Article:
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Celebrating the North East's Coolest Cultural Hotspots on World Heritage Day

collage of images. Left a spiral staircase, priory ruins, old fashioned kitchen, old public library
Places to go
April 2023
Reading time 3 Minutes

In celebration of World Heritage Day on 18th April, we're highlighting some of the North East's coolest cultural hotspots which you need to know about

From the UK's largest independent library outside London to one of the best open air living museums, here's where you need to visit.

As the name suggests, Cragside is built on a craggy outcrop with rocky pathways and some cliff edges – and it’s where you can explore Britain’s original smart home and spectacular 1,000 acre estate and woodlands. Lord and Lady Armstrong married in 1835 and as a wedding gift, were given Jesmond Dene, which was their first attempt at landscaping and large-scale planting. Shaping the valley and enhancing the Dene’s natural features formed the model for Cragside, a place William Armstrong was familiar with thanks to his childhood visits to Rothbury. 

William was a visionary inventor, engineer and businessman who owned Elswick Works in Newcastle. His engineering achievements included building Newcastle’s Swing Bridge and the hydraulic mechanism which operates London’s Tower Bridge. His skill, alongside his wife Margaret’s passion for gardening, is reflected throughout Cragside to this day. The 19th century house, built by the era-defining architect Norman Shaw, combined Victorian style with Lord Armstrong’s ingenious hydroelectric inventions, such as a hydraulic lift, water-powered spit and electric light. To this day Cragside uses a hydroelectric system, thanks to the Archimedes Screw which was installed by the National Trust in 2014.

As well as experiencing Britain’s original smart home, you can explore 40 miles of footpaths which criss-cross the estate. Wander amongst some of the tallest trees of their kind in the country in the Pinetum, explore the weaving paths and tumbling cascades in the Rock Garden and witness the changing seasons in the Formal Gardens. Families and dogs are welcome throughout the grounds (with the exception of the house, where only guide-dogs are permitted) and are invited to adventure through the labyrinth or experience the whole estate on the Carriage Drive spotting wildlife from the comfort of your car. 

For more information and ticket prices, visit 

Beamish Museum

Step back in time with a trip to award-winning Beamish. It’s certainly one of the best open air living museums, and brings the history of the North East to life, inviting visitors to explore life as it was from the 1820s through to the 1950s. 

The vision of Dr Frank Atkinson, the museum’s founder and first director, Beamish opened its doors more than 50 years ago. Dr Atkinson wanted to create his own open air museum in the North East after being inspired by his visits to Scandinavian folk museums in the early 1950s. At the time the region’s coal mining, industrial heritage and steel and iron manufacturing was starting to disappear, but Frank wanted to record and preserve the day-to-day lives of ordinary North East folk and their communities for posterity, keeping the region’s real history alive. 

Now, visitors are able to step back into the past, seeing how families lived and worked. In the 1900s Town, you’ll find Herron’s Victorian Bakery where you can watch fresh bread being made the traditional way, or stop by the old fashioned sweet shop where you can sample traditional cinder toffee and black bullet sweets. The museum stands on what was once the heart of the Durham coalfield and at the Pit Village you can experience life within the colliery communities during the peak coal production era. At the School, you can try your hand at playground games, and you can also catch a tram or vintage bus ride which follows a circular route around the museum, calling at all the highlights. Don’t miss the 1940s Farm where you’ll find out about farming life during the war, as Britain’s farmers tried to feed the nation with the help of Land Girls and evacuees from nearby cities, and the 1950s Town where you can experience the excitement and unique spirit of the age, visit the recreated home of celebrated artist Norman Cornish, get your hair done at Elizabeth’s salon, and enjoy an ice cream at John’s Café (a replica of the popular café from nearby Wingate) as you listen to 50s tunes on the jukebox.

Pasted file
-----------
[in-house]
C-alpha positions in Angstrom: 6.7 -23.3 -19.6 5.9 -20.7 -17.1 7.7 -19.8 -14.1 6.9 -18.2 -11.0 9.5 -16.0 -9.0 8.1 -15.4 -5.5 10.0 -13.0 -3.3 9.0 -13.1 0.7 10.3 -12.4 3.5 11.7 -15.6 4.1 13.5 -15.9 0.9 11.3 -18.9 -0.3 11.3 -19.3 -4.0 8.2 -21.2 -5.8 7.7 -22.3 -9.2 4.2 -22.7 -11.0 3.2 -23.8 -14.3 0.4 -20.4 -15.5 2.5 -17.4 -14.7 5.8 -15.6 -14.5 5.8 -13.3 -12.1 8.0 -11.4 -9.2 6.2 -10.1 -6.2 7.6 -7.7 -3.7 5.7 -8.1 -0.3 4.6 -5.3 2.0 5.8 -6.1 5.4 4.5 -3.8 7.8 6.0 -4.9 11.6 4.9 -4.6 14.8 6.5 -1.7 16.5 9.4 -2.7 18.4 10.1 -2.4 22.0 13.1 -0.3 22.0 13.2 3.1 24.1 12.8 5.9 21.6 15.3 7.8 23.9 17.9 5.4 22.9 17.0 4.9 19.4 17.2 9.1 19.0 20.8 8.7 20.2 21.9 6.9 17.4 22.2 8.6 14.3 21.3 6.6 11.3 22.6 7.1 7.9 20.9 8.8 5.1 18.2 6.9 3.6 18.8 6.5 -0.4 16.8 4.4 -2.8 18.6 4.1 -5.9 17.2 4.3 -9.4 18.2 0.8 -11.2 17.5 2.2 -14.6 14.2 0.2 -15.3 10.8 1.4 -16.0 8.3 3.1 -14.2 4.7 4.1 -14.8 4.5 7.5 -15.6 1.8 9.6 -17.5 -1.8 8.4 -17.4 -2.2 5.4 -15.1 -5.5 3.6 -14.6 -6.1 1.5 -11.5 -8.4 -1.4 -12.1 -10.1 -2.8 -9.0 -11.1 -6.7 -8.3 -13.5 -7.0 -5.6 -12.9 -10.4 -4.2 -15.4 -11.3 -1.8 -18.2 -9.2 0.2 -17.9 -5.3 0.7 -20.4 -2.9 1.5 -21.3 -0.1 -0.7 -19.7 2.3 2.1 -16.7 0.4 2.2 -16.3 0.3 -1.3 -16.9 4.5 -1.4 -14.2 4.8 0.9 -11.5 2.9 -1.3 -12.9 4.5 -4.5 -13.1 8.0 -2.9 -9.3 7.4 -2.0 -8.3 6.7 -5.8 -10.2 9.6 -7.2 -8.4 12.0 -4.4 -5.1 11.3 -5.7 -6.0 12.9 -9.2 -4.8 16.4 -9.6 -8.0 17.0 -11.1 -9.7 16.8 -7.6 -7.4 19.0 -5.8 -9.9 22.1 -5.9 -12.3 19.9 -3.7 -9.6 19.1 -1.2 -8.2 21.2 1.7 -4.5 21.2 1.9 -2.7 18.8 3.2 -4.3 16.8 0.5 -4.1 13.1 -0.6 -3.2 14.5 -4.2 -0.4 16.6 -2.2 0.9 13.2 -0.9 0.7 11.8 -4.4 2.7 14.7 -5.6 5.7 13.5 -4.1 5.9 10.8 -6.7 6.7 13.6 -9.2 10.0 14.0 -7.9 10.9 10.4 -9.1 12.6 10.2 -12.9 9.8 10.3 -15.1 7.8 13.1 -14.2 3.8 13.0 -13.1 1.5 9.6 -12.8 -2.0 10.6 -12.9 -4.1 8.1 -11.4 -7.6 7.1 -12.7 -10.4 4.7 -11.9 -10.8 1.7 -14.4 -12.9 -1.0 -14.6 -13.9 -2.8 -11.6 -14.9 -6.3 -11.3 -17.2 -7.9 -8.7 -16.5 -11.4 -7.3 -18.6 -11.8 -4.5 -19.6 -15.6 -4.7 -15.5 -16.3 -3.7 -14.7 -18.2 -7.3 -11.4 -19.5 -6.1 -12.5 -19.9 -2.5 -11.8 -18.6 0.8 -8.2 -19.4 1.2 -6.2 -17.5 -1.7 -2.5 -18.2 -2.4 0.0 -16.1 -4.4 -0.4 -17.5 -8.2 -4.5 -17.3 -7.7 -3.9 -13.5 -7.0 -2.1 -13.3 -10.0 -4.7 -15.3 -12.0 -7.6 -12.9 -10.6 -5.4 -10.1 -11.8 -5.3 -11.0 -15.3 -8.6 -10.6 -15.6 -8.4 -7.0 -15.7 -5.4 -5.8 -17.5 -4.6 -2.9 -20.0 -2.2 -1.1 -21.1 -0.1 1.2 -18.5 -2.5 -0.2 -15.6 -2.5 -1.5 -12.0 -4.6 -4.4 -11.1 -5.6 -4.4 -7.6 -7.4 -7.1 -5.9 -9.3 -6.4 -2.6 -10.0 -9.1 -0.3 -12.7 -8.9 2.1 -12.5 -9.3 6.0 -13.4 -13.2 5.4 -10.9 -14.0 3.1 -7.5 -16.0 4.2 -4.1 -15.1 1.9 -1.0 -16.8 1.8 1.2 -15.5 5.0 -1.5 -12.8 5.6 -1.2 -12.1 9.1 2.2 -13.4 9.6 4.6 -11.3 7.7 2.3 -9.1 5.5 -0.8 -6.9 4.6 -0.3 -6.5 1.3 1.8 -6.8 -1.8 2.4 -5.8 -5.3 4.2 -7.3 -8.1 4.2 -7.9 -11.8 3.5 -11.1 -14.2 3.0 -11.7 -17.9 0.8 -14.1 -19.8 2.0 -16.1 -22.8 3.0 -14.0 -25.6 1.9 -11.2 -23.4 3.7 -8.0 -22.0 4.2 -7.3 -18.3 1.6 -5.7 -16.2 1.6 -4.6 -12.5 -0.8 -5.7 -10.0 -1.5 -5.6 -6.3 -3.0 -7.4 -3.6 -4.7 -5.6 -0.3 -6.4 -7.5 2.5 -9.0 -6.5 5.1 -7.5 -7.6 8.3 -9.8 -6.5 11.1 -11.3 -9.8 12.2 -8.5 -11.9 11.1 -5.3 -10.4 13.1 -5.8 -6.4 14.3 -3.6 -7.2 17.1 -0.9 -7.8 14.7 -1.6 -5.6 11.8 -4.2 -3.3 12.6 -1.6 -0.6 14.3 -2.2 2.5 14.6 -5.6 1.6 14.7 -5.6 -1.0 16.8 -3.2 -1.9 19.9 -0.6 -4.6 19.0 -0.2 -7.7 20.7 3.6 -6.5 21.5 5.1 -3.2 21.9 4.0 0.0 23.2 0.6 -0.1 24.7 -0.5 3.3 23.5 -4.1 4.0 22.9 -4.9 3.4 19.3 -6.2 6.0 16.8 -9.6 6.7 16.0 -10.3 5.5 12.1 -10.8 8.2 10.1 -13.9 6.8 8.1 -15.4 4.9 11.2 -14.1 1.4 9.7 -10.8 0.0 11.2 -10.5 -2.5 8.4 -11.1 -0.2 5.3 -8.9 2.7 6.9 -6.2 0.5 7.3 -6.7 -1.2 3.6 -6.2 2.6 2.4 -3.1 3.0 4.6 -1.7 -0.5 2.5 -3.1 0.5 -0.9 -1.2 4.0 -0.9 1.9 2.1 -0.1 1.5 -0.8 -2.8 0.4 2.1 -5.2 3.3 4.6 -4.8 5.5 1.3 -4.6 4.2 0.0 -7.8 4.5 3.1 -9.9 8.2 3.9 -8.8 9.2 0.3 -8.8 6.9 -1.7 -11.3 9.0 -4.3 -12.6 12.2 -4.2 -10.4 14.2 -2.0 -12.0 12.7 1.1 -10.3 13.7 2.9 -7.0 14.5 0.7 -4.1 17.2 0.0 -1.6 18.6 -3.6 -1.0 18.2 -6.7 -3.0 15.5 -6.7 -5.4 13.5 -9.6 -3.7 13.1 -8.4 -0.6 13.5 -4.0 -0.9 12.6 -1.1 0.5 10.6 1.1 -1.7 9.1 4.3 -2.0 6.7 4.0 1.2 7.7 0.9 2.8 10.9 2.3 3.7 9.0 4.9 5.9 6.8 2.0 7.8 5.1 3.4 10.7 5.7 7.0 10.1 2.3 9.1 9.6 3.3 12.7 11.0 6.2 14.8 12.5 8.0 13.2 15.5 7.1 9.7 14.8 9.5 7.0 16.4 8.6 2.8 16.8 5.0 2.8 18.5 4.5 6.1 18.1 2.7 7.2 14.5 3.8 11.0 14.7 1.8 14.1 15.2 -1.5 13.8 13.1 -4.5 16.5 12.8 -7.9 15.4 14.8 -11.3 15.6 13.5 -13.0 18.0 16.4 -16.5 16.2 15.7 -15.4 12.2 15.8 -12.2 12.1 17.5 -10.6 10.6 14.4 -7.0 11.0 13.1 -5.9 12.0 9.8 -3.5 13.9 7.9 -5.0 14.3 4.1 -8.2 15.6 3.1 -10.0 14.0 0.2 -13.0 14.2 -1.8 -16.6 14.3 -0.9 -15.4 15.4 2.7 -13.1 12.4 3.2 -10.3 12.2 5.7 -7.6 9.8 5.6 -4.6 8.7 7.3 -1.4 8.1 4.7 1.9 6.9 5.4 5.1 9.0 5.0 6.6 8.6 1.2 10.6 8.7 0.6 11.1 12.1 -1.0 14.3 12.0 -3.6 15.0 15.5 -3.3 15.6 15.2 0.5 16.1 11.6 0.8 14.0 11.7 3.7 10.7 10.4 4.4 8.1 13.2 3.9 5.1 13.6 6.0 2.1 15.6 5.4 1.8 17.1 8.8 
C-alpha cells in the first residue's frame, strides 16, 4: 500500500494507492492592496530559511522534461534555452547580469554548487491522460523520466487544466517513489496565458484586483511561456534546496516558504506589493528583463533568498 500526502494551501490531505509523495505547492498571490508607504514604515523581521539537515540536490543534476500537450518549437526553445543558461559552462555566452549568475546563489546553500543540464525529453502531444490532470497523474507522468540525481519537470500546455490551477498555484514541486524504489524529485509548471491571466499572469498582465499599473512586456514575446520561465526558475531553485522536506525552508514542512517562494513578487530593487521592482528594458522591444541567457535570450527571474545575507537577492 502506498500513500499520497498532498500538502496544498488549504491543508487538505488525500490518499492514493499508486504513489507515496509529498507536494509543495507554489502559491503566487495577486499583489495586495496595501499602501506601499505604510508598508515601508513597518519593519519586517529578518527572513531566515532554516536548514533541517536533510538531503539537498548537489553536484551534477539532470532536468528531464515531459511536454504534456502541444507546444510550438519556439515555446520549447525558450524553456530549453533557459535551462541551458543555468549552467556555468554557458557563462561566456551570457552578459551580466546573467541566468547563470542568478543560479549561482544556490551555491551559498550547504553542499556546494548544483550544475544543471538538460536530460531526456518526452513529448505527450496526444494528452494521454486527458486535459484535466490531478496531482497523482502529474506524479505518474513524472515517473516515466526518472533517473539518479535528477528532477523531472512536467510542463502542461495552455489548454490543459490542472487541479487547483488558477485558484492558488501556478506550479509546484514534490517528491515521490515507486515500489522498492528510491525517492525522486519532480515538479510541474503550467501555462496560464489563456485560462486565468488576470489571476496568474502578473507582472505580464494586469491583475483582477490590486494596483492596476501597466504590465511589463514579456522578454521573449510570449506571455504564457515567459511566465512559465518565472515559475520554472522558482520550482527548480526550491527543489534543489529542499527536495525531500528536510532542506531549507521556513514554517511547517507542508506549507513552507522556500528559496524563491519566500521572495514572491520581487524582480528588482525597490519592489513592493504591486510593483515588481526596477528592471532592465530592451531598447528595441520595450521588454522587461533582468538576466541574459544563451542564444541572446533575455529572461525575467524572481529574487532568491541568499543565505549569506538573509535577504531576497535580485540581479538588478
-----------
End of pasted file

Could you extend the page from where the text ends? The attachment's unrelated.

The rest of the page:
For tickets and more information, visit

Lindisfarne Priory

Northumberland is packed with heritage and cultural hotspots, but if you’re looking to explore somewhere truly unique, we recommend a visit to Lindisfarne Priory. The trip to get there is a challenge in itself as access across the tidal causeway to reach the island needs careful timing, (always check the tide times before you go). Once there you can follow in the footsteps of the ancient monks who built the priory nearly 1,400 years ago. 

In 635 AD Irish monks settled in Lindisfarne after Northumbrian King Oswald summoned Irish monk Aidan from the south-west coast of Scotland to become bishop of his kingdom. Oswald granted Aidan and his companions the small tidal island of Lindisfarne, where they started the monastery. In the 670s a monk named Cuthbert joined the monastery and eventually became Lindisfarne’s greatest monk-bishop and the most important saint in Northern England in the Middle Ages. 

The history of the monastery and Saint Cuthbert is now celebrated in the recently refurbished Lindisfarne Priory museum which is home to a collection of historic artefacts, highlighting the island’s role as one of the most important centres of early English Christianity, along with history of the Viking Raids the islanders endured, and the priory’s connection to Saint Cuthbert. There’s also a new family trail inspired by the Lindisfarne Gospels and to wander through the richly decorated ruins is a highlight – especially if you get the chance to gaze up at the Rainbow Arch, one of priory’s most dramatic features which remarkably stands tall despite the central tower collapsing more than 200 years ago.